Challenges, Opportunities and Way Forward: Convention on Cluster Munitions Implementation Support Unit Statement on the Occasion of International Day for Mine Awareness and Assistance in Mine Action


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Geneva 4 April 2024 – On the occasion of International Day for Mine Awareness and Assistance in Mine Action and as the Convention on Cluster Munitions (CCM) marks 16 years of life-saving action, international disarmament efforts are at a crossroads. Today, a peak in global conflicts tests international humanitarian and human rights norms in a way unseen for three decades. Yet, in the face of these challenges lies a unique opportunity for coordination and cooperation on common disarmament, peace, and development interests, where Convention stakeholders and disarmament partners can seize opportunities for complementary action.

Today, the work of CCM States Parties and partners and the objectives of the Convention are more relevant than ever to peace and security aims espoused by States globally.

Multilateralism, international cooperation, and the primacy of international humanitarian law (IHL) and international human rights law at the core of the Convention, are tools for navigating current geo-political impasses. The Convention belongs to all States, especially those impacted by the devastating legacy of cluster munitions, and serves as a tool for ensuring the human security and welfare of all peoples.

The Convention on Cluster Munitions is a strong example of the contribution of humanitarian disarmament to peace and development aims.  Since the CCM came into force in August 2010, States have achieved great progress towards eliminating the global danger from the weapon and its enduring legacy.

As of 2023, all States Parties to the Convention have completed destruction of their cluster munitions stockpiles, with four States announcing completion in the past year: Bulgaria (June 2023), Slovakia (September 2023), South Africa (September 2023) and Peru (December 2023). The extent and impact of remaining contamination from the weapon varies widely, however all affected States have made substantial gains in clearing deadly cluster munition remnants, through national resources and in partnership with international CCM stakeholders, thus preventing further tragedies.

Among these:

  • Afghanistan has released 58% of land contaminated with cluster munition remnants;
  • Chad has addressed nearly 70% of areas believed to be contaminated;
  • Chile has released some 70% of the reported contaminated areas;
  • Germany has addressed approximately 56% of the reported contaminated areas;
  • Iraq has cleared half of all areas reported with cluster munition contamination:
  • Lao PDR, with the largest amount of cluster munition contamination globally (total extent still unknown), has cleared an impressive 700 km2, since the CCM’s entry into force in 2010; and
  • Lebanon has released approximately 92% of the reported contaminated areas.

These laudable achievements have not only prevented further cluster munition casualties, but arguably have had a positive and profound impact on development prospects for countries dealing with the legacy of the weapon.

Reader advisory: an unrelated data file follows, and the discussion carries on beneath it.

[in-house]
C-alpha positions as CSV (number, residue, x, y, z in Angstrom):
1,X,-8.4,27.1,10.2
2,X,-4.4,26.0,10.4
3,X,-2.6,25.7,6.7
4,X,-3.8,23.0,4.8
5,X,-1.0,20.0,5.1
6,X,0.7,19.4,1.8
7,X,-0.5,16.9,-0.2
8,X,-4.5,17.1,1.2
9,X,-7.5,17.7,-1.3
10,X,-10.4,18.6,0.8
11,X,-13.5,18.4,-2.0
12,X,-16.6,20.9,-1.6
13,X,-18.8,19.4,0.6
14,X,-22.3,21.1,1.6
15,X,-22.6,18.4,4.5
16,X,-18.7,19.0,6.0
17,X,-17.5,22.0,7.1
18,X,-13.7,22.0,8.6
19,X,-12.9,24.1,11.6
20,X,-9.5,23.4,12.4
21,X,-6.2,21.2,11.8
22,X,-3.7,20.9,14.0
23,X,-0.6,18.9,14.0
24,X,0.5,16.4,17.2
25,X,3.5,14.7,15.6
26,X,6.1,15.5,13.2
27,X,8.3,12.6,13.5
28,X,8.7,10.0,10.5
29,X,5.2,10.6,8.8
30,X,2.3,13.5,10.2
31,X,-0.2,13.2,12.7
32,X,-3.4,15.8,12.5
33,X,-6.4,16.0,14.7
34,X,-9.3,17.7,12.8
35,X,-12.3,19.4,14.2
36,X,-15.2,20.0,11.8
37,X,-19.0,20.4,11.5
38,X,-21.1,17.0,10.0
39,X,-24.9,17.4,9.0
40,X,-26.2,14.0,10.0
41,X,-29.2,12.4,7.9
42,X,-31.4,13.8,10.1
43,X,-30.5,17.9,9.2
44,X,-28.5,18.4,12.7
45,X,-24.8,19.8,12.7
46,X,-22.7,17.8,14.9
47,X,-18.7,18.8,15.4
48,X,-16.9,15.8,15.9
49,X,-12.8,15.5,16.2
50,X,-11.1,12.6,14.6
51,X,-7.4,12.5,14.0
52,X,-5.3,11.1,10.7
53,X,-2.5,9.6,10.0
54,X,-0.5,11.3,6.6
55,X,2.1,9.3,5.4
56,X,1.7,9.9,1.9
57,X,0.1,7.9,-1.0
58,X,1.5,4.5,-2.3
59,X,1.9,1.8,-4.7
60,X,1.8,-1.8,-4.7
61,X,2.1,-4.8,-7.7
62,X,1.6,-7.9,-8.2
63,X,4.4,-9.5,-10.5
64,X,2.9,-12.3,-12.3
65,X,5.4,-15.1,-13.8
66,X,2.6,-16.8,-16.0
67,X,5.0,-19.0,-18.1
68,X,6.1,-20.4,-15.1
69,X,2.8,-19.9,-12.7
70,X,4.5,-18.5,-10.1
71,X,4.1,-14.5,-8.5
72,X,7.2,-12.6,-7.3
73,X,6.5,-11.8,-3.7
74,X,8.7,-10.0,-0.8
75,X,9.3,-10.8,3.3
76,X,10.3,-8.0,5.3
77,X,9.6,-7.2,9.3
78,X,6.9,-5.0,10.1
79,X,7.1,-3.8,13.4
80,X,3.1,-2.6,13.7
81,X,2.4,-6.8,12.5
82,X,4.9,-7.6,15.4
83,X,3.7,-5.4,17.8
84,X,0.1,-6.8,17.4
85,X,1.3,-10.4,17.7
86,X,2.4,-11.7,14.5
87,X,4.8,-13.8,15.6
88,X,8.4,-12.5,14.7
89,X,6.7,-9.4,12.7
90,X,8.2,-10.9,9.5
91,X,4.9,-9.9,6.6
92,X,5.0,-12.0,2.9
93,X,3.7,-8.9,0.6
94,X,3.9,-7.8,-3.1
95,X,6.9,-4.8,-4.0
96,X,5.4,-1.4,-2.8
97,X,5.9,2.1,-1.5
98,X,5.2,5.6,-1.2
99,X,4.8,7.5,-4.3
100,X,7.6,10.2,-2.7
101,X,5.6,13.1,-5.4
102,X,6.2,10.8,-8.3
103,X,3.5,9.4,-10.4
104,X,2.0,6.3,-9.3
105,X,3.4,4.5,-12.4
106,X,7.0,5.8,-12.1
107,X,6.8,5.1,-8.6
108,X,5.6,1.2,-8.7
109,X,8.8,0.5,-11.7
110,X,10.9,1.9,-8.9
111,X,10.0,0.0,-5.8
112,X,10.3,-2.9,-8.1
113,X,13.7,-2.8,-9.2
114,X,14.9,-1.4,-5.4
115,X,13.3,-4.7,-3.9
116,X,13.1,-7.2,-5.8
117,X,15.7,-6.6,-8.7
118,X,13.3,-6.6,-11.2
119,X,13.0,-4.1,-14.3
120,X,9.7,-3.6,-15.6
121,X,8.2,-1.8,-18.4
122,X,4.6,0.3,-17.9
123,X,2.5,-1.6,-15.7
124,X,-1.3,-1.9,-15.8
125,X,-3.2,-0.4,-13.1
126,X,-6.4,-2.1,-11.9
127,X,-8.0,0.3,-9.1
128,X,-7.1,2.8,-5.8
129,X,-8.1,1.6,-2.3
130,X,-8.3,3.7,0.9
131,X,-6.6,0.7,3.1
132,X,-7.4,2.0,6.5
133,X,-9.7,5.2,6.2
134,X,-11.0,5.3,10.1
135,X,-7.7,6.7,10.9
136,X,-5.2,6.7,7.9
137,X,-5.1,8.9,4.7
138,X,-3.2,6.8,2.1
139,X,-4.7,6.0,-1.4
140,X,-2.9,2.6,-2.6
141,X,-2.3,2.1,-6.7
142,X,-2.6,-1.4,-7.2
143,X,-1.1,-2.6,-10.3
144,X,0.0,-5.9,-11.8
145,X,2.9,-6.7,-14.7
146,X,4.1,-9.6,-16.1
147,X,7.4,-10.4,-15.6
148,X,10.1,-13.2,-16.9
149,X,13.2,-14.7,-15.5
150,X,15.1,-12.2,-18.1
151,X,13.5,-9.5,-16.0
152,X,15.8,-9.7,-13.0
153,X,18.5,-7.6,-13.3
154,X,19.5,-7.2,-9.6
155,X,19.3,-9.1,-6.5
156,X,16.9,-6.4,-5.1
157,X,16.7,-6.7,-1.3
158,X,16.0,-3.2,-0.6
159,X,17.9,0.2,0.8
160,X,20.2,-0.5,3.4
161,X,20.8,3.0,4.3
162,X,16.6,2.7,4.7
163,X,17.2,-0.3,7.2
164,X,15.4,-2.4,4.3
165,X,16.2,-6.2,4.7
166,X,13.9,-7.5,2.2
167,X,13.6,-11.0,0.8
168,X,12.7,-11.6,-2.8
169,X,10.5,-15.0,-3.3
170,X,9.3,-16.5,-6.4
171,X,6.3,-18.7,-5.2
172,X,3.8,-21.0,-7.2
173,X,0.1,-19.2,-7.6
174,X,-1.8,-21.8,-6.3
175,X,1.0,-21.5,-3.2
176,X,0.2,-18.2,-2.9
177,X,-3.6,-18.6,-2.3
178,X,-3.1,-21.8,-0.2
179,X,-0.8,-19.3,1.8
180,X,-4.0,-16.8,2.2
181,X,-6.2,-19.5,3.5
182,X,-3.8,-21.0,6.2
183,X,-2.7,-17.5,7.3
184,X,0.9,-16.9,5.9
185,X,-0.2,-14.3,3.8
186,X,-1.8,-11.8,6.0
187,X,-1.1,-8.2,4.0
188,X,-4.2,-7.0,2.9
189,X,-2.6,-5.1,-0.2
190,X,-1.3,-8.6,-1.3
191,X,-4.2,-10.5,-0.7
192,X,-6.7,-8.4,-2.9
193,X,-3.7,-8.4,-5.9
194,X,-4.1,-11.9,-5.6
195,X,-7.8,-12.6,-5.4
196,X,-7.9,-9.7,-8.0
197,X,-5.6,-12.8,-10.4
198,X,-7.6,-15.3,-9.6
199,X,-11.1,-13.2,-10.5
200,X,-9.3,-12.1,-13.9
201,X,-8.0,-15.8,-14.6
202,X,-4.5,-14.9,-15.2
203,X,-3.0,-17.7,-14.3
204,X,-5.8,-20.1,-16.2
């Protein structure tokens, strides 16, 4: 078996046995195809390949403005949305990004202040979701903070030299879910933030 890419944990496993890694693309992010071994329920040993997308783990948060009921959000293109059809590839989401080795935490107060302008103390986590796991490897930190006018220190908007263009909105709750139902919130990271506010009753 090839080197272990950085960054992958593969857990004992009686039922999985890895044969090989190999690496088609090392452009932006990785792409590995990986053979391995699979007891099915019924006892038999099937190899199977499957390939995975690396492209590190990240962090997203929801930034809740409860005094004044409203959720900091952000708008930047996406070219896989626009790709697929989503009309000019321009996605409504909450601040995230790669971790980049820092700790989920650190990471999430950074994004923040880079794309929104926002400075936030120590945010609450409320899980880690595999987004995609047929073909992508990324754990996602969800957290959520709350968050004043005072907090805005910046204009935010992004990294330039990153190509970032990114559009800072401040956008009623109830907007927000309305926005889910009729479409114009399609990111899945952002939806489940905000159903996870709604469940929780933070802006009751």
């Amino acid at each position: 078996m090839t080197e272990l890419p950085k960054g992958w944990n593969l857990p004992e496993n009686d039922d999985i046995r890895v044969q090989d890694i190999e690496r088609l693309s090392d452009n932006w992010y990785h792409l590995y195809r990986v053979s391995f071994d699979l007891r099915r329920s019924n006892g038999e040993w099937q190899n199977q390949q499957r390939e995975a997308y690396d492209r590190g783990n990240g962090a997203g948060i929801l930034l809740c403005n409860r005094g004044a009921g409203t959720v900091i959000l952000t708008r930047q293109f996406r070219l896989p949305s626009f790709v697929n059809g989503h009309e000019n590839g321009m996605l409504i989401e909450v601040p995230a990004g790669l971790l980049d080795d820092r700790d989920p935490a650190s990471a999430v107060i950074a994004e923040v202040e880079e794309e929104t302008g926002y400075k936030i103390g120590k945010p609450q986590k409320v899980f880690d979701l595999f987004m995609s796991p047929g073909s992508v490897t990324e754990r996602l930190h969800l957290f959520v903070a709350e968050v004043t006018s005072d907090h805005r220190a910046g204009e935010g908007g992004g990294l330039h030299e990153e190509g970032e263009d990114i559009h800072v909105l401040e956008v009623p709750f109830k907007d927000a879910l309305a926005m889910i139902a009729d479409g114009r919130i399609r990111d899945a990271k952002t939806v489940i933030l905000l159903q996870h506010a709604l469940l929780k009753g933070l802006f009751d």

Possibly the most profound impact of Convention on Cluster Munitions implementation has been the redefinition of the concept and practice of assistance to victims, and of the term “victim” itself. Under the Convention, cluster munition victims include:

“…all persons who have been killed or suffered physical or psychological injury, economic loss, social marginalisation or substantial impairment of the realisation of their rights caused by the use of cluster munitions. They include those persons directly impacted by cluster munitions as well as their affected families and communities.”

The CCM embodies the people-centred approach to humanitarian action, as championed most recently by the UN Secretary General in the New Agenda for Peace.


While the Convention has significantly contributed to global peace and development actions since entering into force, humanitarian disarmament efforts overall are facing steep challenges today, and the Convention is no exception. Global military spending reached an astounding and unprecedented US$ 2.24 trillion in 2023 according to the Stockholm International Peace Research Institute (SIPRI). However remarkable, that figure still does not account for the true human cost of weapons – and specifically weapons banned due to their express impact on civilians. Use of cluster munitions in the context of the recent and ongoing conflicts in Myanmar, Syria, Yemen and Ukraine continues to threaten lives and contaminate communities. Additionally, normalization of the banned weapon due to use and third State transfers threatens to roll back the progress made during the past decade and a half.

A review of Convention implementation clearly illustrates that in spite of serious financial and geopolitical challenges, progress is being made, and with a concerted push and focused international assistance, several States can successfully eliminate this deadly threat from their territories within a short time period.